As if we didn't have enough problems as is, an additional big problem to worry about over the next few decades are the pension funds and their poor performance of late. Fortune has a nice recap of what happened to CALPERS, the largest pension fund in USA, that I belive is representative of the problems faced by other funds. Here are some of the key points that were brought up:
Before clocking a $100 billion loss in early 2009, the California Public Employees' Retirement System, known as Calpers, had the swagger of a hedge fund and the certainty of a saint. Other pension funds followed its lead, loading up on leverage, investing in unrated CDOs, shoving money into high-priced private equity deals and barreling into commodities and real estate.
The question now is whether a loss of nearly 40% of its market value -- the worst loss in the system's 77-year history -- has brought Calpers sufficiently back down to earth to avoid another such debacle, and whether other chastened pension systems have followed suit.
Most of Calpers investment losses came from its largely passive investments in baskets of equities, which still account for about half of the system's assets. But the retirement system also got into trouble by adding leverage, reducing oversight and by chasing other hot markets.
After maintaining a low-risk real estate strategy for decades, studies commissioned by Calpers show that it switched gears in 2002, embracing higher levels of risk even as the real estate market began to top out in 2005. By mid-2009, Calpers had a one-year loss of 48.8% in its real estate portfolio and was reporting among the lowest returns of any large pension funds in the country.
In early 2006, it said it would invest $6 billion in commodities, particularly through index futures, news that caused Grants' Interest Rate Observer to respond: "On the timing of this demarche, we hand Calpers the gold medal for Being Late."
Calpers showed even worse timing in the mortgage market. Just before the market tanked, it invested approximately $140 million in unrated collateralized debt obligations (CDOs) and $1.3 billion in complex buckets of loans and debts called structured investment vehicles (SIV). A Calpers lawsuit puts the SIV losses at "perhaps more than $1 billion."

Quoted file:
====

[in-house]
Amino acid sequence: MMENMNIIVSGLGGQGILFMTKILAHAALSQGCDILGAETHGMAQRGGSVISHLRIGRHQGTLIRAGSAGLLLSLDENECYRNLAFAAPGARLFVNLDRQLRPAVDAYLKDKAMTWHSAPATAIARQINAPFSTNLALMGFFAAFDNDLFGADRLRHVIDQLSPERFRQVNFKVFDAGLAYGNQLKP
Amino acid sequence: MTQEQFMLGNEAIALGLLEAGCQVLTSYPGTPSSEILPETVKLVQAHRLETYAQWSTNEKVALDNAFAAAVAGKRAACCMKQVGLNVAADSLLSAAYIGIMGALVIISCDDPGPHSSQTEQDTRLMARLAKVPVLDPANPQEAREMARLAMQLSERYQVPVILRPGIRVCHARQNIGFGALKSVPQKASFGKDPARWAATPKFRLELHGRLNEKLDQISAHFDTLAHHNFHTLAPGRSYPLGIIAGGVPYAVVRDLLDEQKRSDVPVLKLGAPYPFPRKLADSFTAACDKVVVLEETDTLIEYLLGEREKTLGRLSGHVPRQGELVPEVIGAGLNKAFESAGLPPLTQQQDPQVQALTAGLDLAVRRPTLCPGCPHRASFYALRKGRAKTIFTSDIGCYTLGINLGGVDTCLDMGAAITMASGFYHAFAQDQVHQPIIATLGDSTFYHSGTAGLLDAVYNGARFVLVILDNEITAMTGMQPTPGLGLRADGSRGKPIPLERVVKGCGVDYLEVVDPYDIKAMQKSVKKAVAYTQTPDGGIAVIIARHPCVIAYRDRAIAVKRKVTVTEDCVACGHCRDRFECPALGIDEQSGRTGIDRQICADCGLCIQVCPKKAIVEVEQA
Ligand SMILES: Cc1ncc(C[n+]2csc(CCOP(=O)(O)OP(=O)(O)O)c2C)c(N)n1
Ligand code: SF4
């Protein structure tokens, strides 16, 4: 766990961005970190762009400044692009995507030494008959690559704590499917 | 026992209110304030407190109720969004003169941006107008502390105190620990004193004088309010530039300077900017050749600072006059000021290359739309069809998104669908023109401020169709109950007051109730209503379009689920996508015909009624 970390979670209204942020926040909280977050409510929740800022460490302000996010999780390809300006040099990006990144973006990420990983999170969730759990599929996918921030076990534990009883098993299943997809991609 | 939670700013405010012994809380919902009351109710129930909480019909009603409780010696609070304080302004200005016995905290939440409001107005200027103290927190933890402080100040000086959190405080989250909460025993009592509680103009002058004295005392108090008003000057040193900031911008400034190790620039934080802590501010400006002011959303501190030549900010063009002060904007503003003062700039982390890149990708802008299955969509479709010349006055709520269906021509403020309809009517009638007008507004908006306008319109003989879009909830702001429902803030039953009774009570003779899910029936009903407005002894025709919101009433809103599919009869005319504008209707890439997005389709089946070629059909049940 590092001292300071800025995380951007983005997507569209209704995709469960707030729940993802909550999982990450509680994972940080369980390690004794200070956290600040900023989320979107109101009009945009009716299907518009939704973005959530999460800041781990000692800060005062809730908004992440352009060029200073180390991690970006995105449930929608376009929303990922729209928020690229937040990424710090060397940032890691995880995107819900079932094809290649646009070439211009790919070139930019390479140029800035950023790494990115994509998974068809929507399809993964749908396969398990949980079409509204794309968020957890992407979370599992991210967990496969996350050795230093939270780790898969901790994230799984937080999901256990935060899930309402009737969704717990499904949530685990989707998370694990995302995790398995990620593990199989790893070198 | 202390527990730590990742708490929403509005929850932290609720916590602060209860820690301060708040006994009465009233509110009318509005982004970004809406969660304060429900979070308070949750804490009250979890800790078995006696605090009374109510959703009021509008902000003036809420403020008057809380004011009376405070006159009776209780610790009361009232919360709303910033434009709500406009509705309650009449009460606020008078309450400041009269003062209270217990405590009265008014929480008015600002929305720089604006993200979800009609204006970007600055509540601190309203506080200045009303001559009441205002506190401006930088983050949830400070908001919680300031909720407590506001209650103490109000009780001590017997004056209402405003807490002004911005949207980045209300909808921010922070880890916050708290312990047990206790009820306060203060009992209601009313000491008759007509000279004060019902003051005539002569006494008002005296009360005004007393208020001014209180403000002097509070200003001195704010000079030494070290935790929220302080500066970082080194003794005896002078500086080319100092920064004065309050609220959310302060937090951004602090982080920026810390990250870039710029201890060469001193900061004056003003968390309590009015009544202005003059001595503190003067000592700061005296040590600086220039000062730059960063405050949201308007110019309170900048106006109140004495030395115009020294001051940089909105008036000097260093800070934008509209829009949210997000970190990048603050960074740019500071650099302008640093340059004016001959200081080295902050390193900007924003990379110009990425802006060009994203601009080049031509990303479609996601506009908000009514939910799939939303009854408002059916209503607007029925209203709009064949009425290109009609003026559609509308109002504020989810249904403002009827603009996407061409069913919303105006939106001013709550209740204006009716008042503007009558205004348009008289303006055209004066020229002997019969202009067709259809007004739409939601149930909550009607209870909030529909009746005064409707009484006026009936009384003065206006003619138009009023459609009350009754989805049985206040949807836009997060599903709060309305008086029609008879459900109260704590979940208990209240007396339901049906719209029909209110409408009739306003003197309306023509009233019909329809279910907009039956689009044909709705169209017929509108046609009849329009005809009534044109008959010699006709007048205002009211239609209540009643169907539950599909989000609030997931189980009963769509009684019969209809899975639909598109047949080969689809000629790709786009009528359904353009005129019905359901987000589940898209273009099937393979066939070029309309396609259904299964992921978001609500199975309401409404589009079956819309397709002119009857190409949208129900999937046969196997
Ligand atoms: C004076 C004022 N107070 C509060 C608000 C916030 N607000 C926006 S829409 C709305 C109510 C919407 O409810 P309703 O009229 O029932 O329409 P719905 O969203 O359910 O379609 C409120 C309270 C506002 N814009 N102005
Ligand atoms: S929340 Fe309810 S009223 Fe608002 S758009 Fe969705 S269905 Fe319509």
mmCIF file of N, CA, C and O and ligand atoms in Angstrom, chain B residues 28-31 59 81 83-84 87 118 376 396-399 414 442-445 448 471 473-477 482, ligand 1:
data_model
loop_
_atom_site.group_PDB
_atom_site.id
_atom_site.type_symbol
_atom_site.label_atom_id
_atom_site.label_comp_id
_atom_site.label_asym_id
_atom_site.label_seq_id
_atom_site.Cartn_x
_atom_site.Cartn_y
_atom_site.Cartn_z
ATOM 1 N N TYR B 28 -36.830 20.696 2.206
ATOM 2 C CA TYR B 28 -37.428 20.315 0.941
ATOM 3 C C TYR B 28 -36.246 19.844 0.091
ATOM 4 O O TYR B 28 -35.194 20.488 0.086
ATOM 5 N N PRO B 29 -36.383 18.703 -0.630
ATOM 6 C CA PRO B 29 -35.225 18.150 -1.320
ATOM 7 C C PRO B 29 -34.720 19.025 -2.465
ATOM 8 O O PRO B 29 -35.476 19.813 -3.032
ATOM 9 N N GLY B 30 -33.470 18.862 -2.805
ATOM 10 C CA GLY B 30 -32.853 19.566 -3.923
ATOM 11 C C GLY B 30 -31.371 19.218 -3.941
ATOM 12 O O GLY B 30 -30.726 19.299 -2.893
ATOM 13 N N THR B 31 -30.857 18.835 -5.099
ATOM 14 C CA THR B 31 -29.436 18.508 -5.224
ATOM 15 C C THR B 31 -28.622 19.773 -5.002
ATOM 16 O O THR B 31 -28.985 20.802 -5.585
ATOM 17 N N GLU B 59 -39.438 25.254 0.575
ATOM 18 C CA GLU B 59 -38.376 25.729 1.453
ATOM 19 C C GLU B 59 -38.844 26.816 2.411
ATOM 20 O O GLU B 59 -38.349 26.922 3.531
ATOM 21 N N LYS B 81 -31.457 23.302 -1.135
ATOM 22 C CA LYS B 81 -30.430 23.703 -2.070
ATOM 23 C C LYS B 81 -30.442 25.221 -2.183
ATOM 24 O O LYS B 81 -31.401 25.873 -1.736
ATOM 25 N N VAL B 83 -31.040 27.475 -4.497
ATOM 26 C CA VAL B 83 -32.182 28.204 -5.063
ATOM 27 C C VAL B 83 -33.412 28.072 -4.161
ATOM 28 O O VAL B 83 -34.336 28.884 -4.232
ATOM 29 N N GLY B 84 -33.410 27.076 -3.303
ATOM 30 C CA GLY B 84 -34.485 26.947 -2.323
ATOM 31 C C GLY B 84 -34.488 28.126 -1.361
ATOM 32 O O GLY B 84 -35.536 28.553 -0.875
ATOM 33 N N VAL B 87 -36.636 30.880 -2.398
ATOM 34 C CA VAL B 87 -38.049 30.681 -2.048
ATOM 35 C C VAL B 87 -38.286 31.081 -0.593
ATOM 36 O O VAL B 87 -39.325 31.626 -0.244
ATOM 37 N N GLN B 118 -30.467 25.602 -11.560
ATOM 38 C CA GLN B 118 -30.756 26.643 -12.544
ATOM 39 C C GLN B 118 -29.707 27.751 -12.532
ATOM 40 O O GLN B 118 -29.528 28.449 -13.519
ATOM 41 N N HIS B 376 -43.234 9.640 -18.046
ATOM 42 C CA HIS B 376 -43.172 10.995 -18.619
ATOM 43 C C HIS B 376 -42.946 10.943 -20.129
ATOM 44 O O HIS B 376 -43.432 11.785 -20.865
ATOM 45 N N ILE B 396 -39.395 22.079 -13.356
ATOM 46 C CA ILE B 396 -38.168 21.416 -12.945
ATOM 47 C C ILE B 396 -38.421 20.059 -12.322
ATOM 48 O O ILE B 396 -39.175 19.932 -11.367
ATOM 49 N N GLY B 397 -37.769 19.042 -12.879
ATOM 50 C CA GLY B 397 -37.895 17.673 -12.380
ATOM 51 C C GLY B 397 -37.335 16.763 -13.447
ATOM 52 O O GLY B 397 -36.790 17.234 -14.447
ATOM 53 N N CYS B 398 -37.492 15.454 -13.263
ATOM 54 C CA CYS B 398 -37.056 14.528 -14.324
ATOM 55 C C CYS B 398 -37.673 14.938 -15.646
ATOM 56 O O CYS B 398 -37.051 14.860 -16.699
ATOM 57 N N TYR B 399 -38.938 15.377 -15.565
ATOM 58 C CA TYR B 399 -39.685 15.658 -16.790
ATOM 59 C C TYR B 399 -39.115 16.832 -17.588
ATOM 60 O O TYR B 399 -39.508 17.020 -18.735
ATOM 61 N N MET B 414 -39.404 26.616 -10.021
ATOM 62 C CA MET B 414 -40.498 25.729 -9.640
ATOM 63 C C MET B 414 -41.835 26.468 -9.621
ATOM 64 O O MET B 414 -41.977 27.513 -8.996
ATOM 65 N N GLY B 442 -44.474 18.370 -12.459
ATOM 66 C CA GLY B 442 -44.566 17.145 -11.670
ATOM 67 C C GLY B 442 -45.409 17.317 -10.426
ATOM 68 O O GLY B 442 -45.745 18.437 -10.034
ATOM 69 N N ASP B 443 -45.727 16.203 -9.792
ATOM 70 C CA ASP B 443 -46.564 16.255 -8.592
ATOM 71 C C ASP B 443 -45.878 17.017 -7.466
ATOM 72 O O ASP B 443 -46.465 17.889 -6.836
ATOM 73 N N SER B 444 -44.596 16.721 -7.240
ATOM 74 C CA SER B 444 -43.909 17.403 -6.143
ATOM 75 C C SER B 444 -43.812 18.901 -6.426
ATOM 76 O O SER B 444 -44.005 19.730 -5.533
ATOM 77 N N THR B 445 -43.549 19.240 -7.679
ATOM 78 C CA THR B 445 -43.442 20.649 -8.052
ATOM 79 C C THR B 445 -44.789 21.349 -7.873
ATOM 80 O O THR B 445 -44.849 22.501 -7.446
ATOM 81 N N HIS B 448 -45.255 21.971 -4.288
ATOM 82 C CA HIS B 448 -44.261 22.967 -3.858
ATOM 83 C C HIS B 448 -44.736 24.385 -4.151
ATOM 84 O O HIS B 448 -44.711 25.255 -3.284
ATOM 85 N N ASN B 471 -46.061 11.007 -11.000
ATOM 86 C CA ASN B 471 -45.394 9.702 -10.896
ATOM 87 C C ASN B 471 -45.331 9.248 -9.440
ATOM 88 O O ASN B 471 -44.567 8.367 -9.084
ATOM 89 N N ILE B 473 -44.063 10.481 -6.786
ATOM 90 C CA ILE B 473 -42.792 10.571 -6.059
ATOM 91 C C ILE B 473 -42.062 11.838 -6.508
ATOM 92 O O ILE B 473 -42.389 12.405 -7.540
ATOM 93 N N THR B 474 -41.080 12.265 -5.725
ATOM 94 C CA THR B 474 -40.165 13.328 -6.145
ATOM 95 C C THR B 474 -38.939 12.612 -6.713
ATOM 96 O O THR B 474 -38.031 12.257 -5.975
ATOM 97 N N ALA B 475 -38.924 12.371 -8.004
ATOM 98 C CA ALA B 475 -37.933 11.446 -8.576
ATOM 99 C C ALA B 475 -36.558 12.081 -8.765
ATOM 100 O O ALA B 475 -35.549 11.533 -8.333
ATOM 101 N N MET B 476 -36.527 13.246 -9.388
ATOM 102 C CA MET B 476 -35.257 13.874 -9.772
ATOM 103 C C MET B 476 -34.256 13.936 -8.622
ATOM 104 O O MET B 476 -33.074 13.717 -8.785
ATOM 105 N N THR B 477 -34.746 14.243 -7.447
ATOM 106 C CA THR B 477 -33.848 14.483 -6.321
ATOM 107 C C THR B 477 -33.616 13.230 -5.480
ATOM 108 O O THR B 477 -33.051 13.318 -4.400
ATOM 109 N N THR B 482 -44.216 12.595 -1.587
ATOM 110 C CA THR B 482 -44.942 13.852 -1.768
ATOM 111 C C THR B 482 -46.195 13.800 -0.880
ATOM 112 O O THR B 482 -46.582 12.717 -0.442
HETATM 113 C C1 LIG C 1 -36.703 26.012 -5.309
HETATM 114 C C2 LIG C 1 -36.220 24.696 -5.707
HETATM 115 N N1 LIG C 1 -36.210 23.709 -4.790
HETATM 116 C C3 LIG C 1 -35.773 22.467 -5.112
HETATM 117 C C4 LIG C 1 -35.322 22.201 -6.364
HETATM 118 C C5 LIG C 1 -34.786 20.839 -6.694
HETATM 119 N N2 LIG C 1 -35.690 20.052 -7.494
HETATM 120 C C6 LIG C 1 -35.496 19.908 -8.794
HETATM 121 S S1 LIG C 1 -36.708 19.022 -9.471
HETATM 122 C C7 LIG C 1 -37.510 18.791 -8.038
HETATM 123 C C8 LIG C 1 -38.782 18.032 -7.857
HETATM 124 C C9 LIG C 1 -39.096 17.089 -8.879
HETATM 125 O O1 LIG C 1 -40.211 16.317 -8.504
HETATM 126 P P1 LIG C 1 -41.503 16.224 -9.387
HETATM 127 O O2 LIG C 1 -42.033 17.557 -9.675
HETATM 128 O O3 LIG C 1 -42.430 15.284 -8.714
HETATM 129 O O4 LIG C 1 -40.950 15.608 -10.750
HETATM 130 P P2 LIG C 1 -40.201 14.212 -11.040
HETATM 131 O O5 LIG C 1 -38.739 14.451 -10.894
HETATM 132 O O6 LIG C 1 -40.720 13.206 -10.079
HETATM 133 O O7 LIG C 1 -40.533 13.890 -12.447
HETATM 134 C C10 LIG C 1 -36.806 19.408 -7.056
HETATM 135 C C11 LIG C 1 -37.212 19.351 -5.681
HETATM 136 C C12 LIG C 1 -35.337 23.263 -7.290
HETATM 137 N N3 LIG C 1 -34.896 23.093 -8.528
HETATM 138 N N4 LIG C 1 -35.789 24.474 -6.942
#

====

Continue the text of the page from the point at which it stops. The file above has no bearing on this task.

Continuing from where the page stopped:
The scenario is similar to what happened to the Harvard Endowment Fund and many other institutional funds. Namely, these funds bet incorrectly that overloading on real estate, commodities, and so forth, would diversify their portfolios. As is obvious now, they didn't gain any diversification benefit, and in fact may have gone into areas they don't understand.
Institutional funds made up quite a bit of the loss from a few years ago but it is doubtful they will gain much in the future. In fact, people who are bearish like me think the chances of posting negative or near-zero returns are much higher than posting a strong positive return.
It'll be interesting to see how these funds manage their assets. Because they are so large, they can easily bid up the price of smaller assets (this is likely what happened in several commodity markets and some types of real estate.) They can create "fake" bull markets in assets without any changes in underlying fundamentals.
It's a very difficult situation for institutional investors. If you were somewhat concerned like me, you would find almost all assets a bit risky and vulnerable to markdowns. But on the other hand, the historically safe asset, government bonds, aren't cheap either. Some of these funds are set to bet heavily on emerging markets but, repeating Jim Grant's thought, it wouldn't surprise me if they earned another gold medal for Being Late ;) Tags: institutional investing